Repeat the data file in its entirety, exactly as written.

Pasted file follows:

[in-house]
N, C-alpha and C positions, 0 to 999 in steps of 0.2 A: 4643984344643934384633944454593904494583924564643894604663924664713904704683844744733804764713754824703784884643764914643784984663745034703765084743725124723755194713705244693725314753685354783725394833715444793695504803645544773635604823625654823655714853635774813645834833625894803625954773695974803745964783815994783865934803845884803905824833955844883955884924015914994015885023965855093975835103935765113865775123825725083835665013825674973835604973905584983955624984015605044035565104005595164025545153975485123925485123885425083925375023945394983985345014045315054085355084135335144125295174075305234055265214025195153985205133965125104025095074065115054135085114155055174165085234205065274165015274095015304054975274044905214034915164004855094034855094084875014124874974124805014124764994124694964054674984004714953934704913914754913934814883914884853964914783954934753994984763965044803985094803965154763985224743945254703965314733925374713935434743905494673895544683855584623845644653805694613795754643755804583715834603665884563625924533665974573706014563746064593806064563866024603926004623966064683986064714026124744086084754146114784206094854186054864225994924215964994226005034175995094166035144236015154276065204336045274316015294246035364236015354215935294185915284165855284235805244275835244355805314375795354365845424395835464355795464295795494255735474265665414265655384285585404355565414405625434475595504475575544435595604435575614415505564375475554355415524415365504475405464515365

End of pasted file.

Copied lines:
[in-house]
N, C-alpha and C positions, 0 to 999 in steps of 0.2 A: 4643984344643934384633944454593904494583924564643894604663924664713904704683844744733804764713754824703784884643764914643784984663745034703765084743725124723755194713705244693725314753685354783725394833715444793695504803645544773635604823625654823655714853635774813645834833625894803625954773695974803745964783815994783865934803845884803905824833955844883955884924015914994015885023965855093975835103935765113865775123825725083835665013825674973835604973905584983955624984015605044035565104005595164025545153975485123925485123885425083925375023945394983985345014045315054085355084135335144125295174075305234055265214025195153985205133965125104025095074065115054135085114155055174165085234205065274165015274095015304054975274044905214034915164004855094034855094084875014124874974124805014124764994124694964054674984004714953934704913914754913934814883914884853964914783954934753994984763965044803985094803965154763985224743945254703965314733925374713935434743905494673895544683855584623845644653805694613795754643755804583715834603665884563625924533665974573706014563746064593806064563866024603926004623966064683986064714026124744086084754146114784206094854186054864225994924215964994226005034175995094166035144236015154276065204336045274316015294246035364236015354215935294185915284165855284235805244275835244355805314375795354365845424395835464355795464295795494255735474265665414265655384285585404355565414405625434475595504475575544435595604435575614415505564375475554355415524415365504475405464515365